In addition to the Project Manager program receiving an update, Torque 3D’s Project Generator system was modified to allow modules to specify 3rd party files that may be copied into your game’s directory. An example would be copying all the required PhysX DLLs from the SDK when the physx module is part of your project.
The templates included with Torque 3D have received a spring cleaning. This work included:
Moving assets and script out of the core directory and into the appropriate game location
Separating the tool GUI profiles from those of the game
Removal of unused components
Clean up of console spam
Removal of PhysX Templates
With the Project Manager 2.0 update that makes it easy to choose which modules will be compiled into your game, the two PhysX templates have been removed. The only difference between these two PhysX templates and the two that remain was the use of the physx module for all physics rather than Torque 3D physics, as well as the PhysX DLLs.
ScriptTickObject ScriptTickObject is a new class (Pull Request) that is based on the ScriptObject class that adds callbacks for tick and frame events:
onInterpolateTick(F32 delta) - called every frame, but only if the object is set to process ticks. delta is the time delta for this frame.
onProcessTick() - Called once a tick (typically every 32ms) if this object is set to process ticks.
onAdvanceTime(F32 timeDelta) - called every frame regardless if the object is set to process ticks, but only if the callOnAdvanceTime property is set to true. timeDelta is the time delta for this frame.
While you could schedule() events to get similar results, the ScriptTickObject automatically takes care of the rescheduling part. Plus you can add a ScriptTickObject instance to the MissionCleanup group to have it automatically unload when exiting a mission. All of the demos that were made over the course of T3D 3.0’s development use ScriptTickObject as a game state machine.
Changes were made to to the way you steer T3D vehicles (Pull Request). When enabled, the steering will automatically return to center based on the vehicle’s velocity. Great when you are using the keyboard!
With this update we see proper racing wheel support, a bug fix for a 2nd POV hat, and support for even more buttons for those flight sticks that can never have too many!
Input Device Changes
A big update to how input device events are handled (Pull Request) with the introduction of the InputEventManager class. This work was done to allow for easier integration of new input devices that we’ll cover a little later.
Torque 3D categorizes its input events into various types so the receiver of the event knows the context of the information. The existing event types are: keyboard key, button, point of view hat, and axis (ranges from -1 to 1 for joysticks, thumb sticks, and mouse moves).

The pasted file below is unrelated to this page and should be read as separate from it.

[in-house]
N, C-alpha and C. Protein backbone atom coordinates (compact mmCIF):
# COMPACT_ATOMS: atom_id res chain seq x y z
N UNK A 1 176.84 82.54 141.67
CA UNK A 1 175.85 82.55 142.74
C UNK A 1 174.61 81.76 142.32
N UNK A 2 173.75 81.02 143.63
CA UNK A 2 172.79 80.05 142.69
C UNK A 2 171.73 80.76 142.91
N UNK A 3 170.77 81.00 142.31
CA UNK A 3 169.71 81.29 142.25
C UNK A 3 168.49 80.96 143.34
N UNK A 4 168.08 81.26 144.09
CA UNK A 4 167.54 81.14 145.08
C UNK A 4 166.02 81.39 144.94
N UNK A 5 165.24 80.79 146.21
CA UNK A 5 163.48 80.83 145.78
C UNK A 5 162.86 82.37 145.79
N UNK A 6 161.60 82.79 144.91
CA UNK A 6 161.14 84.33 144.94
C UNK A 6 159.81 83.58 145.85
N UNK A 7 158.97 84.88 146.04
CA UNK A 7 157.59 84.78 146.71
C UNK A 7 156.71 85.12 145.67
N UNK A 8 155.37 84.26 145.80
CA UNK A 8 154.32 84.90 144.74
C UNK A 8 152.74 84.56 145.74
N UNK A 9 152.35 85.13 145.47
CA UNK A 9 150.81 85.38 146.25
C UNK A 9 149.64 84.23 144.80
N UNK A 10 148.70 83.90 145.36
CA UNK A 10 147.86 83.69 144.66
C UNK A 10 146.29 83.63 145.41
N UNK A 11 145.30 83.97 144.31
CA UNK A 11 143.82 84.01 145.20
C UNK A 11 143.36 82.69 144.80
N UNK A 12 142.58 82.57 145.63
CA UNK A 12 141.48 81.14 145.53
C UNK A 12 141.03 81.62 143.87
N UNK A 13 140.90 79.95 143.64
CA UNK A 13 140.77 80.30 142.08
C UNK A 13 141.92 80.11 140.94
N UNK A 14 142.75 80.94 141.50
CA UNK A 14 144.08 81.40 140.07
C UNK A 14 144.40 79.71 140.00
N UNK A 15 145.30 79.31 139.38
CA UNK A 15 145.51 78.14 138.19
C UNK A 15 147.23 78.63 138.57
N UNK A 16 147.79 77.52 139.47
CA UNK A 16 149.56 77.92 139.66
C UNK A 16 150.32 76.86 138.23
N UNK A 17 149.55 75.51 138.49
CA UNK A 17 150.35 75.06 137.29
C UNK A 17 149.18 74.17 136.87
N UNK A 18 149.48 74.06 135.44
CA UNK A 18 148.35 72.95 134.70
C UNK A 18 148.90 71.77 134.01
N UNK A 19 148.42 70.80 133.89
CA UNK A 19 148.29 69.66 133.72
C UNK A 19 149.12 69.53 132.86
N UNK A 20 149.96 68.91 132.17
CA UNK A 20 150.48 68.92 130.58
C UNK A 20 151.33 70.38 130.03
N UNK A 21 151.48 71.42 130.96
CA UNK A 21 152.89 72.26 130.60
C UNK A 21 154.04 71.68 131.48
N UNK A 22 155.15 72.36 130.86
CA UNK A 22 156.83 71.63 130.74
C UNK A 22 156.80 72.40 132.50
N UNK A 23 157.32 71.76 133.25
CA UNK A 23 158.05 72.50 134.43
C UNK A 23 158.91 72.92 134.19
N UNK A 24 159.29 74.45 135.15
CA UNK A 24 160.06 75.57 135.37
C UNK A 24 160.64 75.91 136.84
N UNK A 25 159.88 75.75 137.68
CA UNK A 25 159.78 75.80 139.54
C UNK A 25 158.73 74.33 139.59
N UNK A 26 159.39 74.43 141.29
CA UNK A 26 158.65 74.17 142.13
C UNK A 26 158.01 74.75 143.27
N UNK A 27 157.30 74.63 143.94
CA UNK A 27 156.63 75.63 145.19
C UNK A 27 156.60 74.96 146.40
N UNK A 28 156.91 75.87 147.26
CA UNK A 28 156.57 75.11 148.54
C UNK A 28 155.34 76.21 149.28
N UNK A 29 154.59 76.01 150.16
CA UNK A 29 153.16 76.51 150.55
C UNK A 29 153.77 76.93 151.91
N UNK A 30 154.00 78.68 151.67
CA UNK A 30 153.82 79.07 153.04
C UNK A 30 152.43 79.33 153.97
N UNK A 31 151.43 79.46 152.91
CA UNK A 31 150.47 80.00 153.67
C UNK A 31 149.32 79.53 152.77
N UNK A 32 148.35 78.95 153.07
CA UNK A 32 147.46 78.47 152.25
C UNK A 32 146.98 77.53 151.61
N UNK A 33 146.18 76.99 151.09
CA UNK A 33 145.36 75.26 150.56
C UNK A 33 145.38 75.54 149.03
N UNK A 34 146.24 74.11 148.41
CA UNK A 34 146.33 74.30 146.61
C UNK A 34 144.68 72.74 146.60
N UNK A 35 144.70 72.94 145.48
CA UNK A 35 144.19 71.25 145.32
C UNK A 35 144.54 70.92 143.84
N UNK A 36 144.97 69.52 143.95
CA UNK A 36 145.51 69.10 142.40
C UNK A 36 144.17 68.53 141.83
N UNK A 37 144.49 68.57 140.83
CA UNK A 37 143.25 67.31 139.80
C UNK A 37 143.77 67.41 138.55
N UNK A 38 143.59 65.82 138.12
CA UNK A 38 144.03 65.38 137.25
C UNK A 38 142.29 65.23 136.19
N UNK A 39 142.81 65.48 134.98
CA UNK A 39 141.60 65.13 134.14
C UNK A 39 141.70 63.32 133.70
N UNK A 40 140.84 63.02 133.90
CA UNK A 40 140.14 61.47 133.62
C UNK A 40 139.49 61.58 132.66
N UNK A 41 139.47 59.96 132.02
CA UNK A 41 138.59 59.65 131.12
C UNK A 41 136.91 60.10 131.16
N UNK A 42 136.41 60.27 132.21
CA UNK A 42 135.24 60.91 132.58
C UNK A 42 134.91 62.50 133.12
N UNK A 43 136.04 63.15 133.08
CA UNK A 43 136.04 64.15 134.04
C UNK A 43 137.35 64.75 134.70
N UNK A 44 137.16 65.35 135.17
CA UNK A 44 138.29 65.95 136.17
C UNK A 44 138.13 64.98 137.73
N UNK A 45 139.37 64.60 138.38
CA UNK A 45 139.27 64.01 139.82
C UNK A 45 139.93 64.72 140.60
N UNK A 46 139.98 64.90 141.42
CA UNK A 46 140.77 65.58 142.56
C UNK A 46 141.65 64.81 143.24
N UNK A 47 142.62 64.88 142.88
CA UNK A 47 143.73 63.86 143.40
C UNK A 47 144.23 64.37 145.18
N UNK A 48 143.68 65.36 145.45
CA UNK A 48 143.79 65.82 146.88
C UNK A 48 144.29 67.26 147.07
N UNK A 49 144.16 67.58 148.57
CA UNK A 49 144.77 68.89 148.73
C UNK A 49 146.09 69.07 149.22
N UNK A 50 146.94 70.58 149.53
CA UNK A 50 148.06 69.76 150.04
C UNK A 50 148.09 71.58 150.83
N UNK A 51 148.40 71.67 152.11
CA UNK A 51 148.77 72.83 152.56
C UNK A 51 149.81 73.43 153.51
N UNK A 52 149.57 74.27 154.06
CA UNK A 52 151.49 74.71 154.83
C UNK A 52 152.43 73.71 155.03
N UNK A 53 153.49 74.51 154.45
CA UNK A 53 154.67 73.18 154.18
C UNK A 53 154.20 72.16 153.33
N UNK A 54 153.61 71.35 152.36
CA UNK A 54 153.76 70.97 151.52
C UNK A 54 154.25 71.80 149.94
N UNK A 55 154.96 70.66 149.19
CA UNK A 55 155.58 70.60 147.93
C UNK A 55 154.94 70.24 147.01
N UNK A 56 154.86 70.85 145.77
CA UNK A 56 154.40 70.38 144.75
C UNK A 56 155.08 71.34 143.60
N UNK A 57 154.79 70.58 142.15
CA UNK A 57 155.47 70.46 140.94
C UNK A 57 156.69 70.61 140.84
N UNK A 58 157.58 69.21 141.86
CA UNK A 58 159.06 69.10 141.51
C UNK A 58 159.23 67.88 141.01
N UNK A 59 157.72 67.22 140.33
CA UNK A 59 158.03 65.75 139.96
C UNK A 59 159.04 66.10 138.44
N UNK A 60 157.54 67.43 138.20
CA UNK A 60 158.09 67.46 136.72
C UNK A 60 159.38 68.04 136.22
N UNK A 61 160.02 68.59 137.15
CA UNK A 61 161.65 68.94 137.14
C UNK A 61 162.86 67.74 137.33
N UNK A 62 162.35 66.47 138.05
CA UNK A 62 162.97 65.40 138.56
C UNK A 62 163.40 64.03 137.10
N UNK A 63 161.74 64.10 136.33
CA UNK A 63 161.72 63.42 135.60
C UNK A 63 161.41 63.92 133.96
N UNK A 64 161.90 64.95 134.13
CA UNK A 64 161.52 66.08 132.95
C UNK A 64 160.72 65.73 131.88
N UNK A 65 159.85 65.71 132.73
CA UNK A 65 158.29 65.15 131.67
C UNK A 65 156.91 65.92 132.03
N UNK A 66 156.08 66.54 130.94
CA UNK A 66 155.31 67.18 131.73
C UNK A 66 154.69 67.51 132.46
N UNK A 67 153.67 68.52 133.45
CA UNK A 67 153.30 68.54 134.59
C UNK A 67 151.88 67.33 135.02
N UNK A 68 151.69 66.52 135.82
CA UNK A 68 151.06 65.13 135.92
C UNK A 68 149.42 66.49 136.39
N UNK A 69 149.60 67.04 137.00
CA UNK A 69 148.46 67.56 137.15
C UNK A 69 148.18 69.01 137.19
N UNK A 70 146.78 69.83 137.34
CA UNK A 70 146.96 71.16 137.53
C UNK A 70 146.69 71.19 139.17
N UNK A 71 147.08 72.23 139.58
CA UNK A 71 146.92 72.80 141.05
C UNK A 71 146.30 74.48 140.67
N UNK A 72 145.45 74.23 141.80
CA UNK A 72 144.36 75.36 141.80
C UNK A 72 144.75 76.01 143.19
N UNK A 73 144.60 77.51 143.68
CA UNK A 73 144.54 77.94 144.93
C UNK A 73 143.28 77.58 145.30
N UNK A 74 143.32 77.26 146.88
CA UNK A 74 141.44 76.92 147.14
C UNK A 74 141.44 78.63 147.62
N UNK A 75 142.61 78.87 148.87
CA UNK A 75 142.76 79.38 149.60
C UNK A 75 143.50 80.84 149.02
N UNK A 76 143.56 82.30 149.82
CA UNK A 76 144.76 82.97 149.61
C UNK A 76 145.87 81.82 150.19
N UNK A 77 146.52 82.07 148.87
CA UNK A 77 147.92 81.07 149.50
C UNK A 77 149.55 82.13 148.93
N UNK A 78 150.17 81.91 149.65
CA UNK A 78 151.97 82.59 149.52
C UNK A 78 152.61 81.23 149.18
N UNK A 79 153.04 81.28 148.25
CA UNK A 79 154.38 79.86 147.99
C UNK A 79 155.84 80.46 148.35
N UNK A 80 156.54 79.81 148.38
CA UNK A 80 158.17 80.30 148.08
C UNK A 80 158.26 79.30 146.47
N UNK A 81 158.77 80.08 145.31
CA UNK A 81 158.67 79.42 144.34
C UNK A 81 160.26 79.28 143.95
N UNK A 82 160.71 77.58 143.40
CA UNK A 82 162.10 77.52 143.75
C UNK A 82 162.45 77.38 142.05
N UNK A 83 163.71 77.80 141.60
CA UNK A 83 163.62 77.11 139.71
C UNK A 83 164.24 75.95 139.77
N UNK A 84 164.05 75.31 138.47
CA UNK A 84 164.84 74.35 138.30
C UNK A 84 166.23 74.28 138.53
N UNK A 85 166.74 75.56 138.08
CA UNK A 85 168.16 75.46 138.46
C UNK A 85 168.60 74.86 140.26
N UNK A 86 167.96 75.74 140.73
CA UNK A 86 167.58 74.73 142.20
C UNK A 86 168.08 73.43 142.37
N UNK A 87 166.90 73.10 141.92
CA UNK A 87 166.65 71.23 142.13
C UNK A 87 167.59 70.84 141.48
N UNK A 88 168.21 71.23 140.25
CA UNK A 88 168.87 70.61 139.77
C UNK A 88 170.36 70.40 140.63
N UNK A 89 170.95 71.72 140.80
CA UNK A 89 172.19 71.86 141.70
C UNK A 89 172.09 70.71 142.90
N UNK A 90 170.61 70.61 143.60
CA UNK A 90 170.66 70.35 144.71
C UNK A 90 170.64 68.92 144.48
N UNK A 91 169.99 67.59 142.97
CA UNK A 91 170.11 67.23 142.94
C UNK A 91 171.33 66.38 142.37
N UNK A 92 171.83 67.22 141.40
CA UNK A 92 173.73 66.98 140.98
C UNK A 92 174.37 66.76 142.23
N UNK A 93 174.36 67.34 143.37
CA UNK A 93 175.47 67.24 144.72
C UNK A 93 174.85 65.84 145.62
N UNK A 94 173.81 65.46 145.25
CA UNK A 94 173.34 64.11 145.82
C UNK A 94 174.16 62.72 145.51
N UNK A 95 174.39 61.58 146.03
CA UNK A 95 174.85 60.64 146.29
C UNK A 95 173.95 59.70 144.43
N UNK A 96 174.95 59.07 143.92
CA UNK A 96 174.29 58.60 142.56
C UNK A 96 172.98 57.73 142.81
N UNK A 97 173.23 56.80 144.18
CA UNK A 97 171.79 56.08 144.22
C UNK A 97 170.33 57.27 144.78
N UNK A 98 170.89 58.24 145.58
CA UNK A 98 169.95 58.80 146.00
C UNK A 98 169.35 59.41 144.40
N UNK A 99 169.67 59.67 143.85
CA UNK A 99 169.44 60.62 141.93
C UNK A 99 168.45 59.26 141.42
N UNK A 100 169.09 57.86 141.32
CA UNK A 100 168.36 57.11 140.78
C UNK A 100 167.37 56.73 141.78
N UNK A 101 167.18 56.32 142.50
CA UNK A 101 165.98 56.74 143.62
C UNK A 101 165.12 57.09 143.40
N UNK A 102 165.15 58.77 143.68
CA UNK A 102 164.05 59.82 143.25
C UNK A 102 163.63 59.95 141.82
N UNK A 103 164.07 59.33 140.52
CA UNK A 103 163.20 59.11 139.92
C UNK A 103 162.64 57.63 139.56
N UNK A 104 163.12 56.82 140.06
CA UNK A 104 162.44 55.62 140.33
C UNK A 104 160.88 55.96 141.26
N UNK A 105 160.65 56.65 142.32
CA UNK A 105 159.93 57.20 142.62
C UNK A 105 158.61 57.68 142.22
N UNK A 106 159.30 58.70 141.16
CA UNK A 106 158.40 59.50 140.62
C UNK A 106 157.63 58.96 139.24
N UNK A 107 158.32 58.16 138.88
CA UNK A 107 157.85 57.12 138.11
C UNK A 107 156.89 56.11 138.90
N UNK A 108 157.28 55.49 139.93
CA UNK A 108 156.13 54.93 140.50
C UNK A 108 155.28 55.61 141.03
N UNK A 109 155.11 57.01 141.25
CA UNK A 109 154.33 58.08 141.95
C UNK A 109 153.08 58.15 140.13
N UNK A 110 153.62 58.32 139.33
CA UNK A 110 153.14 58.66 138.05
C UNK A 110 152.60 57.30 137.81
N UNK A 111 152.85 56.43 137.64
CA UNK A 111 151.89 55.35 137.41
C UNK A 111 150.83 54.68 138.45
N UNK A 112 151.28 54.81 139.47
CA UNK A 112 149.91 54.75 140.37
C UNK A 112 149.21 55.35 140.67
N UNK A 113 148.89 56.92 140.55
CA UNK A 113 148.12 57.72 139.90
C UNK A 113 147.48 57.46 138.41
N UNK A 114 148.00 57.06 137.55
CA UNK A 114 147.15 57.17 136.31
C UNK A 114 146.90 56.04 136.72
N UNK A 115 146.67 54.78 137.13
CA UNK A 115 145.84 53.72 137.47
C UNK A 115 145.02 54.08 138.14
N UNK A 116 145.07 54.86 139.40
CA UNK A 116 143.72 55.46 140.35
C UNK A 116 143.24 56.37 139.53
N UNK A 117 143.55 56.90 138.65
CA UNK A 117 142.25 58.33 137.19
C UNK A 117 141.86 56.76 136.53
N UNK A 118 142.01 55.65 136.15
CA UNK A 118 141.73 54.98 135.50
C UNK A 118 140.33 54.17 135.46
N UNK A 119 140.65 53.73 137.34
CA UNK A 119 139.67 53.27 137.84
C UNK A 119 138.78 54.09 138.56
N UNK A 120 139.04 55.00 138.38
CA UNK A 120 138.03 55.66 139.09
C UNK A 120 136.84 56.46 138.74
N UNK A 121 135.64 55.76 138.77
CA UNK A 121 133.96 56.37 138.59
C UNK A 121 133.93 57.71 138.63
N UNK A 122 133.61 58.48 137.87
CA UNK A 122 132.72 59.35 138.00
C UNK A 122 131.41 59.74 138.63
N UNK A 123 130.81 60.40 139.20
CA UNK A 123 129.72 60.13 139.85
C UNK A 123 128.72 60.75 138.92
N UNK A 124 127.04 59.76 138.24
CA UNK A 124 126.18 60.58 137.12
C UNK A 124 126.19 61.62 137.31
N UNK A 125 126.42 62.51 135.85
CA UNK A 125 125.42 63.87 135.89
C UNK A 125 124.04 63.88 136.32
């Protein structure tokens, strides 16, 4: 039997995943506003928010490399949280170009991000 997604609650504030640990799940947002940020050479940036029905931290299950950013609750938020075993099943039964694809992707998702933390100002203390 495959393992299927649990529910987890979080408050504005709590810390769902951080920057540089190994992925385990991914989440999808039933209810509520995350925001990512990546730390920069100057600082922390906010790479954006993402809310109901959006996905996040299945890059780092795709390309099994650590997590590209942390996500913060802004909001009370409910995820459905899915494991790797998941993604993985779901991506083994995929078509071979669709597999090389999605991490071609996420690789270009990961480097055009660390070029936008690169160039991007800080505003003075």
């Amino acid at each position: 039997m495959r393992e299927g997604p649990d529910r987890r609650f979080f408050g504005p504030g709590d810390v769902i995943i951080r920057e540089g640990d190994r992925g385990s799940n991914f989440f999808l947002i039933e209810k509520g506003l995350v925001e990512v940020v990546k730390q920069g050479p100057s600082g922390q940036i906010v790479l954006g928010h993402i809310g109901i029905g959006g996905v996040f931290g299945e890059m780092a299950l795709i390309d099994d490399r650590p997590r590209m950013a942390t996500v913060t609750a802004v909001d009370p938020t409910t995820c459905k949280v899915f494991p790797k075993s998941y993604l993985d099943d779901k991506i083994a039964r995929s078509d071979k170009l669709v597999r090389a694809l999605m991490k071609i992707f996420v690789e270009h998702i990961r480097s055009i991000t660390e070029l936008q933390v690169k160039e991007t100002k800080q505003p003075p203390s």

With the new input controllers becoming available in the marketplace these event types are not enough. The following new event types have been added:
SI_POS: Absolute position value (Point3F)
SI_ROT: Absolute rotation value (QuatF)
SI_INT: Integer value (S32)
SI_FLOAT: Float value (F32)
The standard T3D Move class is used to send input events to a user’s current control object on both the client and server. These input events are relative, such as the amount the mouse has moved during the current tick.
Torque 3D 3.0 adds the ExtendedMove class that also allows the tracking of absolute position and rotation values, such as a user’s hand in space above some input device control surface. By default, up to three objects may be tracked by the ExtendedMove class (such as a head and two hands) but this may be easily expanded by changing a constant value in code. The trade off is the amount of network traffic used when communicating with a multiplayer server (although the bandwidth used is highly optimized).
Leap Motion Controller
The Leap Motion controller takes input from hands, fingers, and small tools that are moved just above its surface and provides their absolute position and rotation through the Leap SDK. With Torque 3D v3.0 there is a leapMotion module that may be compiled into your project to allow you to work with the Leap Motion controller. Please see my blog talking about the new code. The following types of events are supported:
Hands and fingers events
Hands and fingers with persistent ID events
Hand as a thumbstick events
Whole frame input events
Setting up and working with the Leap Motion controller is discussed on the new T3D Leap Motion wiki page. In the last little while the Leap SDK has been updated to include basic gesture support. This is not currently included in the Torque 3D Leap Motion controller integration and will be looked into for the next Torque 3D release (a good reason to follow the GitHub development branch).
Razer Hydra Controller
The Razer Hydra controller combines the standard buttons and thumbsticks of a gamepad with motion sensing technology by Sixense to determine the absolute position and rotation of each hand with respect to a base station. With Torque 3D v3.0 there is a razerHydra module that may be compiled into your project to allow you to work with the Razer Hydra controller. Please see my blog talking about the new code. The following types of events are supported:
Oculus Rift Head Mounted Display
The Oculus Rift head mounted display includes both a stereo display that you wear and a sensor that detects you head’s absolute rotation. With Torque 3D v3.0 there is a oculusVR module that may be compiled into your project to allow you to work with the Oculus Rift. Please see my blog talking about the new code.